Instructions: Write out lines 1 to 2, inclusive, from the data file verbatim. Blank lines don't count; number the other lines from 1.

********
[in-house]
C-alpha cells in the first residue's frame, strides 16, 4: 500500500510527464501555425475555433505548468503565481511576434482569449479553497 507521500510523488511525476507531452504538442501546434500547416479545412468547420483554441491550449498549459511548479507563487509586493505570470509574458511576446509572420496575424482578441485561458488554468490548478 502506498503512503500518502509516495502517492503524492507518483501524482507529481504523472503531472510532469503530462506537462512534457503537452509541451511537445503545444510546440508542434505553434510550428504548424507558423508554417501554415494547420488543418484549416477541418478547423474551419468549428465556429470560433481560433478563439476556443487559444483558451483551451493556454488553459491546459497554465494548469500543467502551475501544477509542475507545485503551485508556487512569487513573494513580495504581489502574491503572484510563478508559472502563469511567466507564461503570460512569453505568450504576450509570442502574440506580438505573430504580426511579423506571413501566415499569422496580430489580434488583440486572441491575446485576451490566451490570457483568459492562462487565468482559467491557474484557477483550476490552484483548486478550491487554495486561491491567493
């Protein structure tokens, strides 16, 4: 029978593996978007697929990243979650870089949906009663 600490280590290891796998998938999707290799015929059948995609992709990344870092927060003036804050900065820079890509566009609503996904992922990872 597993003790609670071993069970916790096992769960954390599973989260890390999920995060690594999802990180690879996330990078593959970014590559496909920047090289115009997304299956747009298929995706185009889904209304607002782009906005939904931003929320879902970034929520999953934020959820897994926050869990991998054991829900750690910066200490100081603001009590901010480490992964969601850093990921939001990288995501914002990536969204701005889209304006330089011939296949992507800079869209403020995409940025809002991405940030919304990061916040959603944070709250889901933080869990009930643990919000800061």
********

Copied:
[in-house]
C-alpha cells in the first residue's frame, strides 16, 4: 500500500510527464501555425475555433505548468503565481511576434482569449479553497 507521500510523488511525476507531452504538442501546434500547416479545412468547420483554441491550449498549459511548479507563487509586493505570470509574458511576446509572420496575424482578441485561458488554468490548478 502506498503512503500518502509516495502517492503524492507518483501524482507529481504523472503531472510532469503530462506537462512534457503537452509541451511537445503545444510546440508542434505553434510550428504548424507558423508554417501554415494547420488543418484549416477541418478547423474551419468549428465556429470560433481560433478563439476556443487559444483558451483551451493556454488553459491546459497554465494548469500543467502551475501544477509542475507545485503551485508556487512569487513573494513580495504581489502574491503572484510563478508559472502563469511567466507564461503570460512569453505568450504576450509570442502574440506580438505573430504580426511579423506571413501566415499569422496580430489580434488583440486572441491575446485576451490566451490570457483568459492562462487565468482559467491557474484557477483550476490552484483548486478550491487554495486561491491567493